January 2008 – 4 sources say “globally cooler” in the past 12 months
January 2008 was an exceptional month for our planet, with a significant cooling, especially since January 2007 started out well above normal.
January 2008 capped a 12 month period of global temperature drops on all of the major well respected indicators. I have reported in the past two weeks that HadCRUT, RSS, UAH, and GISS global temperature sets all show sharp drops in the last year.
Also see the recent post on what the last 10 years looks like with the same four metrics – 3 of four show a flat trendline.
Here are the 4 major temperature metrics compared top to bottom, with the most recently released at the top:
UK’s Hadley Climate Research Unit Temperature anomaly (HadCRUT) Dr. Phil Jones:
Reference: above data is HadCRUT3 column 2 which can be found here
description of the HadCRUT3 data file columns is here
NASA Goddard Institute for Space Studies (GISS) Dr. James Hansen:
Reference: GISS dataset temperature index data
University of Alabama, Huntsville (UAH) Dr. John Christy:
Reference: UAH lower troposphere data
Remote Sensing Systems of Santa Rosa, CA (RSS):
Reference: RSS data here (RSS Data Version 3.1)
The purpose of this summary is to make it easy for everyone to compare the last 4 postings I’ve made on this subject.
I realize that not all the graphs are of the same scale, so my next task will be to run a combined graphic of all the data-sets on identical amplitude and time scales to show the agreements or differences such a graph would illustrate.
UPDATE: that comparison has been done here
Here is a quick comparison and average of ∆T for all metrics shown above:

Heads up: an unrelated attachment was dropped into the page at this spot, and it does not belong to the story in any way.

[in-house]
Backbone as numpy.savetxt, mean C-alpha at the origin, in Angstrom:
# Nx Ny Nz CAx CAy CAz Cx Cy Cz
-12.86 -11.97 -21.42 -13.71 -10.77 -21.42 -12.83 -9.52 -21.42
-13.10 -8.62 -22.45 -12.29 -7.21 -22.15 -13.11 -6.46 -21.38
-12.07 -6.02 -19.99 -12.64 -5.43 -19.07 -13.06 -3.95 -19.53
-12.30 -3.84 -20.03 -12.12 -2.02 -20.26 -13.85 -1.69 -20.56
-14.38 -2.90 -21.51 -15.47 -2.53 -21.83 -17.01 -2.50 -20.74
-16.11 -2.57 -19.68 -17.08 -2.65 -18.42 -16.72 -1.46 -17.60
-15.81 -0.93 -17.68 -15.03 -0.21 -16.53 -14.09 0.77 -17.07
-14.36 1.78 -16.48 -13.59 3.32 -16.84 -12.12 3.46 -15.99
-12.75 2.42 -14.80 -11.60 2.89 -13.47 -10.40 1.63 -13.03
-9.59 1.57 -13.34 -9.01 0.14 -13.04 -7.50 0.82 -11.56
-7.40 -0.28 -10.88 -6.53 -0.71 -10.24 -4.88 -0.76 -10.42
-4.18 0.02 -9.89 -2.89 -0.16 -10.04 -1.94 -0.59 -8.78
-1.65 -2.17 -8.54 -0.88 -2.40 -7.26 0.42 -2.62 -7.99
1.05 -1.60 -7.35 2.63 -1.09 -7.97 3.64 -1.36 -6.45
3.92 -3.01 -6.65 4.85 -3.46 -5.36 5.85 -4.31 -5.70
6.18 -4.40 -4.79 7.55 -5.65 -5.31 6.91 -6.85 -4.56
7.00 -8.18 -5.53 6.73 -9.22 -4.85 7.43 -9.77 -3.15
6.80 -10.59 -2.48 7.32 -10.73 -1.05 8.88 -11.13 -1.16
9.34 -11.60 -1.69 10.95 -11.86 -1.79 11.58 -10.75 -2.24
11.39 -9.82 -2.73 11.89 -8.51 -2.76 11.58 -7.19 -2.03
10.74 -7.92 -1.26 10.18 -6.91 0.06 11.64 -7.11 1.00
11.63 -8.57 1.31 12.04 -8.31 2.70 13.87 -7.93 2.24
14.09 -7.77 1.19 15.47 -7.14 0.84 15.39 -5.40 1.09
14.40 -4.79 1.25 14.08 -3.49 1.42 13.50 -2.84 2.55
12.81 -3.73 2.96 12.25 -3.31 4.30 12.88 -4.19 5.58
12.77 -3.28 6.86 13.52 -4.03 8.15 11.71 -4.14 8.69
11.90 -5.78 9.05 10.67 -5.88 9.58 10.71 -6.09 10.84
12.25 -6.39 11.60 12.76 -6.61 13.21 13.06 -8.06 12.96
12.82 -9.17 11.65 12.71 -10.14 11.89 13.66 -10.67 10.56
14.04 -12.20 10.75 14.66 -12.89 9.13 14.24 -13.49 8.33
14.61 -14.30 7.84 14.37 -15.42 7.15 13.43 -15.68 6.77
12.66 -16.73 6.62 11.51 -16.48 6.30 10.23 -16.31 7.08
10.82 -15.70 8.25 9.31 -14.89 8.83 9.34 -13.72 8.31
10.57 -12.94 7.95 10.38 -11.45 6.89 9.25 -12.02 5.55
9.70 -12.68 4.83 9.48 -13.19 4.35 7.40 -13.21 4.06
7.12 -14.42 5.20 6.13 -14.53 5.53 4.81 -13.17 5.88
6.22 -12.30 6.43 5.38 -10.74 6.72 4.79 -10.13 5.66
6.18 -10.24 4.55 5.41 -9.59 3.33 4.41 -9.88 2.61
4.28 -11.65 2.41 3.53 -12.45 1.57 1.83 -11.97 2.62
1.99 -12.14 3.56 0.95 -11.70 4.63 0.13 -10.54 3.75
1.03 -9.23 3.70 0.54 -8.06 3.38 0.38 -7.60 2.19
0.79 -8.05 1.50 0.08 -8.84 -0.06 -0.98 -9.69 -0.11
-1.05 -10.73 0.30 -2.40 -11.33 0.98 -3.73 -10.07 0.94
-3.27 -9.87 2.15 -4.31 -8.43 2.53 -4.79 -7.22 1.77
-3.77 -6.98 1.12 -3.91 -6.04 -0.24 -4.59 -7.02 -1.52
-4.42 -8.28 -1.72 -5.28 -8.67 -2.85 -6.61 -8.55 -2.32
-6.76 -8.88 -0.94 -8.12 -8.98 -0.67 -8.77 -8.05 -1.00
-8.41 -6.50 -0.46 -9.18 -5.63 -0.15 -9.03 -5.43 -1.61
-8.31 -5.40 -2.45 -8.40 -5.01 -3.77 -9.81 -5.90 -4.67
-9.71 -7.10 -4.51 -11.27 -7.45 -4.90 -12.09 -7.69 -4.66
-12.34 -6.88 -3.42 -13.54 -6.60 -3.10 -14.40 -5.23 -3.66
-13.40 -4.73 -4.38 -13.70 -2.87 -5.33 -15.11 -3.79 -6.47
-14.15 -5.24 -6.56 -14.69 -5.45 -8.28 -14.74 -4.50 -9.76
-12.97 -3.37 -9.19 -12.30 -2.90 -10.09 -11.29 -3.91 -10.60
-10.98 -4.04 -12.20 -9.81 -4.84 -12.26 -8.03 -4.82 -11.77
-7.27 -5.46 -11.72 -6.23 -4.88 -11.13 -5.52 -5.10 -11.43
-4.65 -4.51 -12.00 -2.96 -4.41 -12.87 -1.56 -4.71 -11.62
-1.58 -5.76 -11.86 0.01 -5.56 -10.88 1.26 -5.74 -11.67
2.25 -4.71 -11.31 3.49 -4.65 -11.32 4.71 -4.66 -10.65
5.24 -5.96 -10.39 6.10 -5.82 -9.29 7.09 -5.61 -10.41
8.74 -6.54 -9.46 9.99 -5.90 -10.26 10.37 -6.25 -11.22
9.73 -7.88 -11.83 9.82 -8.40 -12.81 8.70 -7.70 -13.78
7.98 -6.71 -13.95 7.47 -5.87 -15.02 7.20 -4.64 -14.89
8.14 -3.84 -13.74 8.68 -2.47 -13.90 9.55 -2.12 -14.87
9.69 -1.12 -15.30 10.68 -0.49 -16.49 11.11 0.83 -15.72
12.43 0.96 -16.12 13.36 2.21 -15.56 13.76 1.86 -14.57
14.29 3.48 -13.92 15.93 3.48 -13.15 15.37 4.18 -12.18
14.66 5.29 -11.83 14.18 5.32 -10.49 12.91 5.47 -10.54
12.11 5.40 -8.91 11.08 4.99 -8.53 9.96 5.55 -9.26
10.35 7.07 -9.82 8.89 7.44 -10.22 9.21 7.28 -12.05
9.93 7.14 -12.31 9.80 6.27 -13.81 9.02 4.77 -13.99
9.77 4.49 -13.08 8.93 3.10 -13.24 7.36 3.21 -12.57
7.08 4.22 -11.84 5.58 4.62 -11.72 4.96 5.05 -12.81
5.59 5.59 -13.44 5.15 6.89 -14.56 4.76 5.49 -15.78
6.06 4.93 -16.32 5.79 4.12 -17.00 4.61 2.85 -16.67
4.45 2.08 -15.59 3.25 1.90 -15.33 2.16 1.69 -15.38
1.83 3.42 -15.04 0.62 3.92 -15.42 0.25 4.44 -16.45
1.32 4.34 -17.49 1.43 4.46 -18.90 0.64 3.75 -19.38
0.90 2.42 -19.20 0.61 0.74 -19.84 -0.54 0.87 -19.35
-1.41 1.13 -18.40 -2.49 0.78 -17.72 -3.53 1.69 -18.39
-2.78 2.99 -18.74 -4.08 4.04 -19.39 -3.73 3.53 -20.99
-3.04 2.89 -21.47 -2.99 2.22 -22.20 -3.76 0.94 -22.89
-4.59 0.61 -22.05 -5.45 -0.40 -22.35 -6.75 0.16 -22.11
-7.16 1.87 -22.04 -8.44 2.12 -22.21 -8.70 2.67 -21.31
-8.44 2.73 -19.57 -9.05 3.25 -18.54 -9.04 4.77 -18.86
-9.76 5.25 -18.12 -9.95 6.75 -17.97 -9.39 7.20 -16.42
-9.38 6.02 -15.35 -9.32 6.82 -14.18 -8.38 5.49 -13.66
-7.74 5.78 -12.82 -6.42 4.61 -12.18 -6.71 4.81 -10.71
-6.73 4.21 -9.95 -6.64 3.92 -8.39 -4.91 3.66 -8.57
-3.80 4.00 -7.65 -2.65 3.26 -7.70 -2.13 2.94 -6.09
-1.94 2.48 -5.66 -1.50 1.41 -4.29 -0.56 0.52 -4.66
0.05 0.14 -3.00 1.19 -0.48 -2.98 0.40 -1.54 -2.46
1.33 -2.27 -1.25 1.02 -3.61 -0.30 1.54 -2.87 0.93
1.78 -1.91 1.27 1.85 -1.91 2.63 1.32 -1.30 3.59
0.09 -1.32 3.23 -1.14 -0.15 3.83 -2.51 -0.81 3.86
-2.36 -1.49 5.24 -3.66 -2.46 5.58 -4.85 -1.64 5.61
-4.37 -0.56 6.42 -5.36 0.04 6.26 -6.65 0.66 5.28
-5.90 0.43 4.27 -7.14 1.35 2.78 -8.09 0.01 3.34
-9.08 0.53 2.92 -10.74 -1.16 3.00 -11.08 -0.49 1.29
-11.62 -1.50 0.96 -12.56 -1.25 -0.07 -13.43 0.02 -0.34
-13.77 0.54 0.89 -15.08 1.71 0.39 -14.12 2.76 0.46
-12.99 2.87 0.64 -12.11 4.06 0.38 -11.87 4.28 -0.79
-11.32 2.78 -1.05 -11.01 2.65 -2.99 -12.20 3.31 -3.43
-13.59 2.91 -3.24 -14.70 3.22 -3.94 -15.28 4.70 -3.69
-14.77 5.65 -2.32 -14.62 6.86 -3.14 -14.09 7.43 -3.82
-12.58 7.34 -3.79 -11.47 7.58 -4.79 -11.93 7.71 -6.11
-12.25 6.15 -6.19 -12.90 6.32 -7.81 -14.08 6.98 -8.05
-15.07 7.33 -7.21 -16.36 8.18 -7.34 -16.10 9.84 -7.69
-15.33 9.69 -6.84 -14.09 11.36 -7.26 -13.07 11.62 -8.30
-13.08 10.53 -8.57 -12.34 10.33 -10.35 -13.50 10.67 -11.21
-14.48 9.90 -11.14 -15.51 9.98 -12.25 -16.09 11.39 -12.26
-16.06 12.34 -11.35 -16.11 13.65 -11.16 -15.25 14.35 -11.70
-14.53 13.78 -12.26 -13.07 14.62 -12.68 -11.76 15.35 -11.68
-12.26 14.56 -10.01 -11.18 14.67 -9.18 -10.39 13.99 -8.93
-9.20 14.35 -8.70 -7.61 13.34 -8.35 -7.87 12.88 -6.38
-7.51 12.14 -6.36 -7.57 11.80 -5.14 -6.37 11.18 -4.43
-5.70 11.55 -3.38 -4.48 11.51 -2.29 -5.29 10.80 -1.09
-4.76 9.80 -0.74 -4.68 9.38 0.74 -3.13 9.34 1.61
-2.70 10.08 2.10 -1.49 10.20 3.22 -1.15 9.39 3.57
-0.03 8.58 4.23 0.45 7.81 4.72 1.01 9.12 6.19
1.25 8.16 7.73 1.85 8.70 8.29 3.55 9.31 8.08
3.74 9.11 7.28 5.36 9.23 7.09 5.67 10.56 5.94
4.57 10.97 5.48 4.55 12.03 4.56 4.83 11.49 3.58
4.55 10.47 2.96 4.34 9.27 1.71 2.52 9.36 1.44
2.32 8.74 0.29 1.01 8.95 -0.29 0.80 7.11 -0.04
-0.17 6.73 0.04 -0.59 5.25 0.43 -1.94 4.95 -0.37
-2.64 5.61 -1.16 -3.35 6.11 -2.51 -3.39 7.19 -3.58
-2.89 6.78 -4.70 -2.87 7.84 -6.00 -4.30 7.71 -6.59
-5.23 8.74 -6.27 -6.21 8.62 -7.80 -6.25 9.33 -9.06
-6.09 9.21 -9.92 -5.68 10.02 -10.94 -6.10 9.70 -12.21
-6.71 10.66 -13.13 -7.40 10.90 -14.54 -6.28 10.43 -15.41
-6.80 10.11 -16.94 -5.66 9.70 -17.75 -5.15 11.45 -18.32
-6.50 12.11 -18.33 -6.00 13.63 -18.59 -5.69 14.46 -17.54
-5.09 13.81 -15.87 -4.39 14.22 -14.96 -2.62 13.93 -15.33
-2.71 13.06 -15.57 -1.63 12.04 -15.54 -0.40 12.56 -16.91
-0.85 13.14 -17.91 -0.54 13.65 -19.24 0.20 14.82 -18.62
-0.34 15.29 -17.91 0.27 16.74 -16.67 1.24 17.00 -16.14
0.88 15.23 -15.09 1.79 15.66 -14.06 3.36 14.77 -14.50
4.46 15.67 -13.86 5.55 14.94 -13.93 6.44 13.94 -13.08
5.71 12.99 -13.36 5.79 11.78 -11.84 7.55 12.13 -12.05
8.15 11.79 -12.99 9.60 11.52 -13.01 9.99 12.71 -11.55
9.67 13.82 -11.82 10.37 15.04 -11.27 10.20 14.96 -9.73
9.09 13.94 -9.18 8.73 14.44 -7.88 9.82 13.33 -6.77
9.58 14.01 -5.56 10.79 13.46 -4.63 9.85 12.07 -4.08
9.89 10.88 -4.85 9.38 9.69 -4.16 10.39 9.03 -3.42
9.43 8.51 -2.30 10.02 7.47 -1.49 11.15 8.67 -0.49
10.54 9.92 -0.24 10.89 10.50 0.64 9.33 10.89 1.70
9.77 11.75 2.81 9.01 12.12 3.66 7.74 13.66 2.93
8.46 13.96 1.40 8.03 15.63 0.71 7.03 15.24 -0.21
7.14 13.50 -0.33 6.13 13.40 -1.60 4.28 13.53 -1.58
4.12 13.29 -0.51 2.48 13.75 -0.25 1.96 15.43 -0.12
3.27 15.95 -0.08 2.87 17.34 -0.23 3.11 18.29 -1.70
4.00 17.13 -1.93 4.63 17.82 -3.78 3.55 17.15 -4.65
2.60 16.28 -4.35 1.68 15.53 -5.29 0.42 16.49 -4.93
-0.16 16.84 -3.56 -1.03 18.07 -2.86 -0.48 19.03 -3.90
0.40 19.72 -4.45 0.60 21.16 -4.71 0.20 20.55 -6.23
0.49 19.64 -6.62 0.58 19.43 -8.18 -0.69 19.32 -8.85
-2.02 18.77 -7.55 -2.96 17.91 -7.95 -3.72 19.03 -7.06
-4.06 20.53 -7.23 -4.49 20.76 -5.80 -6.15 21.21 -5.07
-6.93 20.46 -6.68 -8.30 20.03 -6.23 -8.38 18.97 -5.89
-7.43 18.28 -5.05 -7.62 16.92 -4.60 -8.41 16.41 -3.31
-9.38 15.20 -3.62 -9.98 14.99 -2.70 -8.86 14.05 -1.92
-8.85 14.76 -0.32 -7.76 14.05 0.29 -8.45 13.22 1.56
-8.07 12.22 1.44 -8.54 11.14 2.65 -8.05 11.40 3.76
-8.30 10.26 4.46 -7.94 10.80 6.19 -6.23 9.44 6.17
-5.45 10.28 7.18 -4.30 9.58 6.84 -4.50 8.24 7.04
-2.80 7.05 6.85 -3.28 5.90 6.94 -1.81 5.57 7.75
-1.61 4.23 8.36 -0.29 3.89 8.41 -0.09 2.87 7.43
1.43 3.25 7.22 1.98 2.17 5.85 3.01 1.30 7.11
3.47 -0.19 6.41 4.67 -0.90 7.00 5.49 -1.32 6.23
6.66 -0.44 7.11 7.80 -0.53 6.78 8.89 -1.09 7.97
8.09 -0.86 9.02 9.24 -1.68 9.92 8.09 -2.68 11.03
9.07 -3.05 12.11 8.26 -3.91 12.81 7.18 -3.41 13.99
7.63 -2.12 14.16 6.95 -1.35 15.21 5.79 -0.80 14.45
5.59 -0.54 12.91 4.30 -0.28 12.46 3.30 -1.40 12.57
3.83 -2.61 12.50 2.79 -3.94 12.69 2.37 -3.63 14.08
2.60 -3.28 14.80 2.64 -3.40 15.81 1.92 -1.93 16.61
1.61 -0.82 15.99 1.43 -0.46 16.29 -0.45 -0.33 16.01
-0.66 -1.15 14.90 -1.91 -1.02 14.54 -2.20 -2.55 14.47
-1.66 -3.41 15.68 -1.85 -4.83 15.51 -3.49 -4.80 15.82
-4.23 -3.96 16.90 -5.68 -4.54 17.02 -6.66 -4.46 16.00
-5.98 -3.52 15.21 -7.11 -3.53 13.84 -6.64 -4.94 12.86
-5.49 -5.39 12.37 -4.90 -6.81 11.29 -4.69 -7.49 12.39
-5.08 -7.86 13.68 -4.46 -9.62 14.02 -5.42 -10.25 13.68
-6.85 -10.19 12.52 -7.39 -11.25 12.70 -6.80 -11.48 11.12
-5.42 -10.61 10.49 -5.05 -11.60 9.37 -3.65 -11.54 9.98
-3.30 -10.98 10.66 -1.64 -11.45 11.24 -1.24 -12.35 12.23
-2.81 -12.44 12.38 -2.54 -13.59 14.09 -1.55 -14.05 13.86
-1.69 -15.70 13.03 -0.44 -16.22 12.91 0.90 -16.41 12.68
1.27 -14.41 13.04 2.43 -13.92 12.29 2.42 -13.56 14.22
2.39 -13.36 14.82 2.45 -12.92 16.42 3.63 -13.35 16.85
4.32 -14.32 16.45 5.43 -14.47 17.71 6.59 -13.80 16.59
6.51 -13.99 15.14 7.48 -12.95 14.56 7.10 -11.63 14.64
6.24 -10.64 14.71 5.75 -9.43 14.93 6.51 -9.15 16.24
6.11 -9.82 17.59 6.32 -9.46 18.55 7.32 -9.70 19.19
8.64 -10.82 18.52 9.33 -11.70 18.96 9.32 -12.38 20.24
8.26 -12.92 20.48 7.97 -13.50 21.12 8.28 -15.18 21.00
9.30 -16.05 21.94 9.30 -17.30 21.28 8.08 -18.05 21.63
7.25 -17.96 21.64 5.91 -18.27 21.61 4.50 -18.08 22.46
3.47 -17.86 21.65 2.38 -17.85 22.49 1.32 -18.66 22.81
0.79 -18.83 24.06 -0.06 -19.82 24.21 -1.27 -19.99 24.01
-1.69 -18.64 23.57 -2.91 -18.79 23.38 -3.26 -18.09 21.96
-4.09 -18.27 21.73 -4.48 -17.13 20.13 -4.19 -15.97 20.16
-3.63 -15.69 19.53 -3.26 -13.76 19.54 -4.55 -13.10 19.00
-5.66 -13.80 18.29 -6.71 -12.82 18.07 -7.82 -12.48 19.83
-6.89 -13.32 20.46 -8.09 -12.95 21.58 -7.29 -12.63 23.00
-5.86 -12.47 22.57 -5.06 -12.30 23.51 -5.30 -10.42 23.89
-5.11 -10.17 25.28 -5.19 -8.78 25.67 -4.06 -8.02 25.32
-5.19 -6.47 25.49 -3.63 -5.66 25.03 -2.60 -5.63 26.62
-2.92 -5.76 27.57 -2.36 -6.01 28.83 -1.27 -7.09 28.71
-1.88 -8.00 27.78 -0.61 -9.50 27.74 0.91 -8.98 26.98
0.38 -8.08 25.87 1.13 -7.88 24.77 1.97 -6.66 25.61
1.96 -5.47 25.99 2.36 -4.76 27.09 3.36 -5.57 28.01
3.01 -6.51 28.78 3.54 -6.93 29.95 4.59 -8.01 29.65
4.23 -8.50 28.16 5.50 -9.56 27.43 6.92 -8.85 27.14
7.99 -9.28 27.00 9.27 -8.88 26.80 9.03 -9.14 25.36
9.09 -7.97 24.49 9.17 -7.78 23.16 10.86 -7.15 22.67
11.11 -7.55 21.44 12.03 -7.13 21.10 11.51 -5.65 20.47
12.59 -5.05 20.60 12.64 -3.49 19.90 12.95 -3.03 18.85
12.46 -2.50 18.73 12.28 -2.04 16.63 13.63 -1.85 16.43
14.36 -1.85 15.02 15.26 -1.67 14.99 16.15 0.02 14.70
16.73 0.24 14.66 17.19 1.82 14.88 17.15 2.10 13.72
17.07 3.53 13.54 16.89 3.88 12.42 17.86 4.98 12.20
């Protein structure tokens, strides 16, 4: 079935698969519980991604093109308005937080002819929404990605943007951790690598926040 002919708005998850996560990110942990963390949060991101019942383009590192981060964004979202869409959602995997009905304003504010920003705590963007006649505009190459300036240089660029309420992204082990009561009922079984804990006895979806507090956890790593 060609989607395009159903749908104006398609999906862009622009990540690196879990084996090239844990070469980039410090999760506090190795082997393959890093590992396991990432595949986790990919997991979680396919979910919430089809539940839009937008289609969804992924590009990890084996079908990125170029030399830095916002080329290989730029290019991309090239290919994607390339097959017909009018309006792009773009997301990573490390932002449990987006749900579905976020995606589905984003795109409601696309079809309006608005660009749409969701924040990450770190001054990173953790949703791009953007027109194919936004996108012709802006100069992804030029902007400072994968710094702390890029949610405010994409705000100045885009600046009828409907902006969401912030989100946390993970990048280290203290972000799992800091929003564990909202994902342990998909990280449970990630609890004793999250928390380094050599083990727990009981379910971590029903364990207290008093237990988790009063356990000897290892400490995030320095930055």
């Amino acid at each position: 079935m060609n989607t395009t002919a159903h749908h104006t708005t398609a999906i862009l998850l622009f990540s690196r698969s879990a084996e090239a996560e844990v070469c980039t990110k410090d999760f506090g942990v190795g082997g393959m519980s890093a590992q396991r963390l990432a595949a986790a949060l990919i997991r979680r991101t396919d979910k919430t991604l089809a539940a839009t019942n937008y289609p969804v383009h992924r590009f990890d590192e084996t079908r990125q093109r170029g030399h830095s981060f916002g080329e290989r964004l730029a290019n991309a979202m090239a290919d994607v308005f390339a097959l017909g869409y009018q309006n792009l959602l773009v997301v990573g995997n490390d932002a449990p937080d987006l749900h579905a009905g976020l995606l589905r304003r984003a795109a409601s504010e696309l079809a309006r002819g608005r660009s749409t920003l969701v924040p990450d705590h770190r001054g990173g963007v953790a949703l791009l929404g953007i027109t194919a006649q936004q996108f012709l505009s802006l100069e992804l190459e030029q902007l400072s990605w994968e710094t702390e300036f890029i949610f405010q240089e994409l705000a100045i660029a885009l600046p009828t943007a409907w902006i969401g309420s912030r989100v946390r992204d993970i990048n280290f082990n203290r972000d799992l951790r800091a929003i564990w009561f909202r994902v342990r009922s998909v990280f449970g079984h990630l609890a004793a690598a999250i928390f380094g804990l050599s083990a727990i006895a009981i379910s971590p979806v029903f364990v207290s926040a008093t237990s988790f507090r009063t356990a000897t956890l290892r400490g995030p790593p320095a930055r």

|Source:||Global ∆T °C|
For all four metrics the global average ∆T for January 2007 to January 2008 is: – 0.6405°C
This represents an average between the two lower troposphere satellite metrics (RSS and UAH) and the two land-ocean metrics (GISS and HadCRUT). While some may argue that they are not compatible data-sets, since they are derived by different methods (Satellite -Microwave Sounder Unit and direct surface temperature measurements) I would argue that the average of these four metrics is a measure of temperature, nearest where we live, the surface and near surface atmosphere.
UPDATE AND CAVEAT:
The website DailyTech has an article citing this blog entry as a reference, and their story got picked up by the Drudge report, resulting in a wide distribution. In the DailyTech article there is a paragraph:
“Anthony Watts compiled the results of all the sources. The total amount of cooling ranges from 0.65C up to 0.75C — a value large enough to erase nearly all the global warming recorded over the past 100 years. All in one year time. For all sources, it’s the single fastest temperature change ever recorded, either up or down.”
I wish to state for the record, that this statement is not mine: “–a value large enough to erase nearly all the global warming recorded over the past 100 years”
There has been no “erasure”. This is an anomaly with a large magnitude, and it coincides with other anecdotal weather evidence. It is curious, it is unusual, it is large, it is unexpected, but it does not “erase” anything. I suggested a correction to DailyTech and they have graciously complied.
UPDATE #2 see this post from Dr. John R. Christy on the issue.
UPDATE #3 see the post on what the last 10 years looks like with the same four metrics – 3 of four show a flat trendline.